German bishops push reform to welcome divorced and remarried Catholics
Germany’s Roman Catholic bishops plan to push ahead with proposed reforms to reinstate divorced and remarried parishioners despite a warning from the Vatican’s top doctrinal official, according to a senior cleric.
Stuttgart Bishop Gebhard Fürst told a meeting of lay Catholics at the weekend that the bishops had already drafted reform guidelines and aimed to approve them at their next plenary meeting in March.
Readmitting twice-married Catholics to full membership in the Church is a pressing concern for Pope Francis, who has called a special synod of bishops next October to consider ways to do this despite Catholicism’s rejection of divorce.
Fürstt was the most explicit of several German bishops to rebuff Archbishop Gerhard Mueller, head of the Vatican doctrinal office, who last month ruled out any change after Freiburg archdiocese in Germany unveiled its own reform proposals.
“We want to approve new guidelines at our plenary meeting in March,” Fürst told the Central Committee of German Catholics, an influential group of lay faithful, on Saturday in Bonn.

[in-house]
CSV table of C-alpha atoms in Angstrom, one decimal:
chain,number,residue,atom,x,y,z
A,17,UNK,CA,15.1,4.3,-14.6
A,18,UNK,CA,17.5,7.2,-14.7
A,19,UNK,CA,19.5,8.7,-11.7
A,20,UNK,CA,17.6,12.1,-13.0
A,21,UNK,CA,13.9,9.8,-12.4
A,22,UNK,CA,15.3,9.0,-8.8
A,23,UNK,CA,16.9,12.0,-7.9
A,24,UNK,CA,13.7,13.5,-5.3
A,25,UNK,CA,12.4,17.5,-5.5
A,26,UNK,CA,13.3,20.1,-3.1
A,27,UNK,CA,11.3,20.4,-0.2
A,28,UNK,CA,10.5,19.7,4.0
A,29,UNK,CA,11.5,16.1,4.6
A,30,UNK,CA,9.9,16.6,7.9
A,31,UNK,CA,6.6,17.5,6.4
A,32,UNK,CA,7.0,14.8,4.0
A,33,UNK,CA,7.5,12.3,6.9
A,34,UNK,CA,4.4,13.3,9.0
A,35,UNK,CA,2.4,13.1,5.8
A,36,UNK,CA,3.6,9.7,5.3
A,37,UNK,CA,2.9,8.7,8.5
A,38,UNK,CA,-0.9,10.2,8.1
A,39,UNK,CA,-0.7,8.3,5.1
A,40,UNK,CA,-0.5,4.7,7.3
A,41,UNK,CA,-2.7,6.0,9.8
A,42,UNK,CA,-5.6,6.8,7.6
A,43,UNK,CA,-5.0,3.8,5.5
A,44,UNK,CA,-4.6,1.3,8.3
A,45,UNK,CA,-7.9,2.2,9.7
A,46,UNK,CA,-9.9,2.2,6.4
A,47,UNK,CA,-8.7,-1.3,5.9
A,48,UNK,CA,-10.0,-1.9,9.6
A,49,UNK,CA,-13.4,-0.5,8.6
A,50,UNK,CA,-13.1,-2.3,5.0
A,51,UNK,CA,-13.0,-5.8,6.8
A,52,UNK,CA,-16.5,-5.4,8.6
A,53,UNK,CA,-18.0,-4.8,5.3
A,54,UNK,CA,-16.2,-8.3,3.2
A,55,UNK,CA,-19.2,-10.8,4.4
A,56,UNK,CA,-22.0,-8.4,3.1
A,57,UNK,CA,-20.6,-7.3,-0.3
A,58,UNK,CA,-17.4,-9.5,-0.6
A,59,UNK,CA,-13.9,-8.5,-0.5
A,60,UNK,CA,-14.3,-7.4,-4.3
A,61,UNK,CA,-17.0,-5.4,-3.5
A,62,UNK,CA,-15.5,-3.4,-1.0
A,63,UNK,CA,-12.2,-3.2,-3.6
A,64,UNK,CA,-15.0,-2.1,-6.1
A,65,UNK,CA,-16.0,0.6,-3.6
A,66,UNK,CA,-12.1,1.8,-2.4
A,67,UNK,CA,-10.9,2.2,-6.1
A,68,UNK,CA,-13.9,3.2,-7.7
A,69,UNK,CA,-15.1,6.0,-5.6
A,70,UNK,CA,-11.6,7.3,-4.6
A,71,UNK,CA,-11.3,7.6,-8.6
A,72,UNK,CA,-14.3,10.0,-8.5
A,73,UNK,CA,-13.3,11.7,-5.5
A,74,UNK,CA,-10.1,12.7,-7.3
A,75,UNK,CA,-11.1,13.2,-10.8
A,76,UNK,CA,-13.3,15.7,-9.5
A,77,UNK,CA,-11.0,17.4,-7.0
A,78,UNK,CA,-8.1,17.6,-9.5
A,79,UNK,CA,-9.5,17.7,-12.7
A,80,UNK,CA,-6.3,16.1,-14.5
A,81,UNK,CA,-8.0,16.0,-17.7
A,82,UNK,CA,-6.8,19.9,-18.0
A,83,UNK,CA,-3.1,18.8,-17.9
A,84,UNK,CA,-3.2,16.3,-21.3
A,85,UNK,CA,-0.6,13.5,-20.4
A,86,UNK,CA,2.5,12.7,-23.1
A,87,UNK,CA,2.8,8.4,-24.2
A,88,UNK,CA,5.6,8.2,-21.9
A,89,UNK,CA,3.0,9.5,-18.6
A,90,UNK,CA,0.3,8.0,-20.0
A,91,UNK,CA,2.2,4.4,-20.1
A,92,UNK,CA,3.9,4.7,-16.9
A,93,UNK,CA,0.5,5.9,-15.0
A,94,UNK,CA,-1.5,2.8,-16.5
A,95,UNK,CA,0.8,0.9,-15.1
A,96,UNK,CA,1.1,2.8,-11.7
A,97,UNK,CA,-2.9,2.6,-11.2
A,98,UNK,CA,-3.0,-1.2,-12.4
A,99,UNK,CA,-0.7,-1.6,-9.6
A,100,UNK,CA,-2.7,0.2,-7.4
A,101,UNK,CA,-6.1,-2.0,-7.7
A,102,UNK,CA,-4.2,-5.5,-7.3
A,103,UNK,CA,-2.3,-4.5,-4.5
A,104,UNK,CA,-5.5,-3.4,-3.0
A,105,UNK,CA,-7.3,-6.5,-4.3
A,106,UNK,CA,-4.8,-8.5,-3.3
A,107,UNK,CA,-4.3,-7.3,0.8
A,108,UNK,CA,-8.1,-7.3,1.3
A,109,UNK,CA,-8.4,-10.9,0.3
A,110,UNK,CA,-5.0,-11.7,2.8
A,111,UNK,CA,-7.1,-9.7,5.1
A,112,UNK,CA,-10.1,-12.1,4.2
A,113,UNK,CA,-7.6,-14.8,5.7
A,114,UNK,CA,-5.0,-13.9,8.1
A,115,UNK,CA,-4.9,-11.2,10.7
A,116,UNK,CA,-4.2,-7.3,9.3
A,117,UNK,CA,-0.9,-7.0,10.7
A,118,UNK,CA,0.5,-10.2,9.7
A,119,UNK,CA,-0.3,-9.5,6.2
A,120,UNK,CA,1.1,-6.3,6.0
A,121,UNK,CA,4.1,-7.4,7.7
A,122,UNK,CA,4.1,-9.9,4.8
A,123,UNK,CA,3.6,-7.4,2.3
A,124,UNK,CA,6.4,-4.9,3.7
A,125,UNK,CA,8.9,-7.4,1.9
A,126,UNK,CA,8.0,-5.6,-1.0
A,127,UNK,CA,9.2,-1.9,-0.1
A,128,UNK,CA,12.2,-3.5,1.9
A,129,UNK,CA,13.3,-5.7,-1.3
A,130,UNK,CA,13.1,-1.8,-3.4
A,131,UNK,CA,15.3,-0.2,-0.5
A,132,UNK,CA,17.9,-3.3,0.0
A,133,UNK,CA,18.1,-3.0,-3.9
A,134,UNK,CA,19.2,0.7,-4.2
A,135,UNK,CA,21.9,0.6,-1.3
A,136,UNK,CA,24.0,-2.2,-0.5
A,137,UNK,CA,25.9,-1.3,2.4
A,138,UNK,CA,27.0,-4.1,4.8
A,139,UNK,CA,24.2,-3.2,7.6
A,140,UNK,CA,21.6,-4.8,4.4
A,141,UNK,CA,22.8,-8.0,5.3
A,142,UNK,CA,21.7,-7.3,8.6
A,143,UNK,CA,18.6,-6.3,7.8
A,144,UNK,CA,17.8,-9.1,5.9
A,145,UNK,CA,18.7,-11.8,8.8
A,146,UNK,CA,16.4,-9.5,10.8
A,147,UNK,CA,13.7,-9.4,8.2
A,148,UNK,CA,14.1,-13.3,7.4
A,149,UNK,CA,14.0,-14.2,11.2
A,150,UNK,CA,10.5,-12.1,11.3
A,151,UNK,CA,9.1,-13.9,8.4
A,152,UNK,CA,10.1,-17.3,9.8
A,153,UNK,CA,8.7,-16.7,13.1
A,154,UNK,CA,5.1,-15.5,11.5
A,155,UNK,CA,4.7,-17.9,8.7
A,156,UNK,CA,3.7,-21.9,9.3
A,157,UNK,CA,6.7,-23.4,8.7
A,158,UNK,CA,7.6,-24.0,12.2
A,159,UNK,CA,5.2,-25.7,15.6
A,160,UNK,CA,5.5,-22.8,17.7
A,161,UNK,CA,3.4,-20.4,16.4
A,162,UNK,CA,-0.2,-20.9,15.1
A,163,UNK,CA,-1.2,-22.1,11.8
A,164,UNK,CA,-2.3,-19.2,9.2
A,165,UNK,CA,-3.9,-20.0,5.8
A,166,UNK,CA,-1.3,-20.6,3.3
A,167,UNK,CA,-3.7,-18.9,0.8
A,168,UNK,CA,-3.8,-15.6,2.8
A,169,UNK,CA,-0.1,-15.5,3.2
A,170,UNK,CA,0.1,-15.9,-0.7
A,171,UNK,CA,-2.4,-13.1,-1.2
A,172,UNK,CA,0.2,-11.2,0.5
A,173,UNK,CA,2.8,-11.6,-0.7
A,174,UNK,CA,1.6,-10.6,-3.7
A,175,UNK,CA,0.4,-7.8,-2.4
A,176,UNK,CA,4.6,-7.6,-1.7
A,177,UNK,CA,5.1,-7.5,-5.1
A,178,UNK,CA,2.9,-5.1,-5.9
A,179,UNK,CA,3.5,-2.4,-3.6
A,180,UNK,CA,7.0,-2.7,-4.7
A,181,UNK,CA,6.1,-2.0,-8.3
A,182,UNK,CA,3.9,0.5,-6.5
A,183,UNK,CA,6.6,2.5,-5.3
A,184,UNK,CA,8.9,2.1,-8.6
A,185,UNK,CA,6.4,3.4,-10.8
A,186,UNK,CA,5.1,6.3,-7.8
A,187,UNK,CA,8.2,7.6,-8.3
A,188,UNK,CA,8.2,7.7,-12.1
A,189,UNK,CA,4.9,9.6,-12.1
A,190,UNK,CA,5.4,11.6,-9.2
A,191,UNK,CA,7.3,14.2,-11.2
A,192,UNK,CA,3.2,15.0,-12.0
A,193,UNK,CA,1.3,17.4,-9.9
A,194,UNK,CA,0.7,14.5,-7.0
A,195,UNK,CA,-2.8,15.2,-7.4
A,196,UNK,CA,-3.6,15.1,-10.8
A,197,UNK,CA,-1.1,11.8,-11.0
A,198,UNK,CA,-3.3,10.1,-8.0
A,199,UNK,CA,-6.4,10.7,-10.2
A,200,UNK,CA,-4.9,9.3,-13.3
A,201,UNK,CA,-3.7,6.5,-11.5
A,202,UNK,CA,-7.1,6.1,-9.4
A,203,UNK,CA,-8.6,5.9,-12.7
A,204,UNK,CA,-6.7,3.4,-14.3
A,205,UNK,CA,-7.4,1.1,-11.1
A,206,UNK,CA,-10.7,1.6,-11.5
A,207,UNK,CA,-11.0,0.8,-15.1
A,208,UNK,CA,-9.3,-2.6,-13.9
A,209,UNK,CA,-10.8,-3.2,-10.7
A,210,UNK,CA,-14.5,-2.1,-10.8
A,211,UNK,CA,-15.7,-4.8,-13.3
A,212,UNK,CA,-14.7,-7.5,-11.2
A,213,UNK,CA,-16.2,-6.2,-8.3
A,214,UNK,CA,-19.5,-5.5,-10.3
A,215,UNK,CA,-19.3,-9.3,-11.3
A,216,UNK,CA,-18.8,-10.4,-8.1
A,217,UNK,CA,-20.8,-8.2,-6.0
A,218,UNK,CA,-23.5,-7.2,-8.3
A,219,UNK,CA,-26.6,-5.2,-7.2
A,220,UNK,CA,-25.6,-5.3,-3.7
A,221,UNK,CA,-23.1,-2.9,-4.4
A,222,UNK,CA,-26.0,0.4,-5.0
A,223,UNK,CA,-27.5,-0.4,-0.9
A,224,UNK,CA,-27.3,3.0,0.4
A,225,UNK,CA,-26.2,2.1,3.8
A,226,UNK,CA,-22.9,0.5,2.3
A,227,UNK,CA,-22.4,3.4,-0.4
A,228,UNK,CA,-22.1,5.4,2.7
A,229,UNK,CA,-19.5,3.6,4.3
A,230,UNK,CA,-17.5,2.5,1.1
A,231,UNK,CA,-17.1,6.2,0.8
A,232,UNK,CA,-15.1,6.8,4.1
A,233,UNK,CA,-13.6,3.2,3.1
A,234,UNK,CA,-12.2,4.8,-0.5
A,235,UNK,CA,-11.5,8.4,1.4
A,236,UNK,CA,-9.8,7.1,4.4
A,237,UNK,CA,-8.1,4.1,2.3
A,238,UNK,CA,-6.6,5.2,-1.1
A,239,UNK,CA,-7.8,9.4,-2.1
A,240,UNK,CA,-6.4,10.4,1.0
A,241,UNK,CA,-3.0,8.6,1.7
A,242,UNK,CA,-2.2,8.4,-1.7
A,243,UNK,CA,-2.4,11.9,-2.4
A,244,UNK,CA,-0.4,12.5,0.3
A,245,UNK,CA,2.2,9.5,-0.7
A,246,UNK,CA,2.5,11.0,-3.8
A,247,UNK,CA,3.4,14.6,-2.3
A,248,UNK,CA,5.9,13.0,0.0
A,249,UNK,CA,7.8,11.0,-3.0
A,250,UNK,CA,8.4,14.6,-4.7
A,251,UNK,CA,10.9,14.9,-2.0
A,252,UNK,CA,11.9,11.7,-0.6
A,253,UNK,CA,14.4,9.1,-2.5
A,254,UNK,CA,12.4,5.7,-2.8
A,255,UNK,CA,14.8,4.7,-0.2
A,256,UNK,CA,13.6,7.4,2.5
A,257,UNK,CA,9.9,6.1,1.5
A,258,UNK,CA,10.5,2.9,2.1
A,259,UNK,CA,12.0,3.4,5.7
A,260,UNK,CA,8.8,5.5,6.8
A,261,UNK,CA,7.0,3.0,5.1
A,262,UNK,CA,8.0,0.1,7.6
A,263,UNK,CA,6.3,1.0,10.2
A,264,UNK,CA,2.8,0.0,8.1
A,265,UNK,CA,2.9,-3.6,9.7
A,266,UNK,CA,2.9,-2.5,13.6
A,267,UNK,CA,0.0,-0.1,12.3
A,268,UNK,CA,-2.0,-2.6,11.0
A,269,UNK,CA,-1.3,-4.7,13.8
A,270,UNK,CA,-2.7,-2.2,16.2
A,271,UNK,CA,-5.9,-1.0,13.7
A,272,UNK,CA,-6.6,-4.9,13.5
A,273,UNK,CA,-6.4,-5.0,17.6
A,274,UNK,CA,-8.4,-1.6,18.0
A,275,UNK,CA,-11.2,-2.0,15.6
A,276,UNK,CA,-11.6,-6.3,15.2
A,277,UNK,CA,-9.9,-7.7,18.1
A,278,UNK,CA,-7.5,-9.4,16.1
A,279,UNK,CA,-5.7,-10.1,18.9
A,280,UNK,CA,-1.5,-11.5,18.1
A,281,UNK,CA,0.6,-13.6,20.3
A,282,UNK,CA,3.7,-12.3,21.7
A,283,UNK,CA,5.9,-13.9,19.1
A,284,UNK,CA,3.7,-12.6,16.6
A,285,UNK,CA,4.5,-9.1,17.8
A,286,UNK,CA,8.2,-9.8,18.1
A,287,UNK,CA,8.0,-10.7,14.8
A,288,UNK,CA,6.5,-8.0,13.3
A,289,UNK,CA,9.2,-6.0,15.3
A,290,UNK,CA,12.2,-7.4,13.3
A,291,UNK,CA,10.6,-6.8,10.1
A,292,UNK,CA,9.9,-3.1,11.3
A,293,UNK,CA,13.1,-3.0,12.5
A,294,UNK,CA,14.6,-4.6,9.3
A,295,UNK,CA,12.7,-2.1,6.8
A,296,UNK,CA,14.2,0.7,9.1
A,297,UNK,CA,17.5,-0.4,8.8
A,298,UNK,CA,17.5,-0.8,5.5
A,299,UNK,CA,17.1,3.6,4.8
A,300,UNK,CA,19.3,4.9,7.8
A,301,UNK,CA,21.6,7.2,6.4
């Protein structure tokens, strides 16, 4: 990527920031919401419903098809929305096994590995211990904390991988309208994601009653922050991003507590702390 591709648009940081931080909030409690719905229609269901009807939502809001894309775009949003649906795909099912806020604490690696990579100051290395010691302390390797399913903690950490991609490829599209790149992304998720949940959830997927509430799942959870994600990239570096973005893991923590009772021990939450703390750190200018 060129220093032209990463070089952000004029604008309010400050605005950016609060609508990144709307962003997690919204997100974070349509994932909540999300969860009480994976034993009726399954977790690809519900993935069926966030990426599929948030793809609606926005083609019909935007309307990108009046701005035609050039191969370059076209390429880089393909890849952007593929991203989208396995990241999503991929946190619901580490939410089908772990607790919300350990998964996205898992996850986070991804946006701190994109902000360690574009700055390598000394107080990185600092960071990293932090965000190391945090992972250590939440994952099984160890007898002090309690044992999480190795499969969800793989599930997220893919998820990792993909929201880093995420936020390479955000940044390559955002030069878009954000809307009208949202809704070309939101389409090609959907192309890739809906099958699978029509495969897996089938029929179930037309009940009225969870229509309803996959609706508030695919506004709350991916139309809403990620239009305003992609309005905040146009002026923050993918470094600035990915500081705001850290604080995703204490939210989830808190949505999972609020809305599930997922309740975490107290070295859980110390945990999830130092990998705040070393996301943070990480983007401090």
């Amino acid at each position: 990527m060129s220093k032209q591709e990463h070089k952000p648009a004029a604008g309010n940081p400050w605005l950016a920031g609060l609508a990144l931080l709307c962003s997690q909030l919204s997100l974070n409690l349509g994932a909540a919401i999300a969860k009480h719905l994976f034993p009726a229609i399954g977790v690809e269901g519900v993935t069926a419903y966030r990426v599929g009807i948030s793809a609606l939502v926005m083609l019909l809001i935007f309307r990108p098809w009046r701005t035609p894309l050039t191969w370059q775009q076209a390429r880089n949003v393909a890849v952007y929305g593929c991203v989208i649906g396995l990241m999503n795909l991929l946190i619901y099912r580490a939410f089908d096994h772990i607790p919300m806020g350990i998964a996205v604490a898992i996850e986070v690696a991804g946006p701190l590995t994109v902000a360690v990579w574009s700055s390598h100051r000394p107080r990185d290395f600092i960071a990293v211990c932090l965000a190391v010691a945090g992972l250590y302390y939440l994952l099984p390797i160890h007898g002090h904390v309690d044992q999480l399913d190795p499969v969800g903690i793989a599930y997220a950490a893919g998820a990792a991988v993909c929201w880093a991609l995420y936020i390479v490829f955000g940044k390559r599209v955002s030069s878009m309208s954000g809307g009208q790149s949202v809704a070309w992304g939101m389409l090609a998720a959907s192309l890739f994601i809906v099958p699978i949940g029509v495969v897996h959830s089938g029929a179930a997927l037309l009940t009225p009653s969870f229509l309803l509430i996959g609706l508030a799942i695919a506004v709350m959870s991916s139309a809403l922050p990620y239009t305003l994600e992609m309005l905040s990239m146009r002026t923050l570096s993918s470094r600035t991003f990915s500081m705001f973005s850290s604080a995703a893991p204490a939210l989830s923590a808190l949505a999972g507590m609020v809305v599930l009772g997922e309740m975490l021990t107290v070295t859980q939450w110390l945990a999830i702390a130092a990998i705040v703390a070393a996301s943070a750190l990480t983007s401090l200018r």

Catholics who divorce and remarry in a civil ceremony are barred from receiving communion under Vatican doctrine that applies to the worldwide Church. Many of them see this as a sign of rejection and drift away from the faith.
Fürst said this complaint was one of the most frequent that German bishops have heard since they launched a broad drive to consult the faithful following a shocking wave of revelations in 2010 about sexual abuse of minors by priests.
“Expectations (of reform) are great, and impatience and anger are greater still,” he said, adding that a working group of bishops has been debating the issue since then.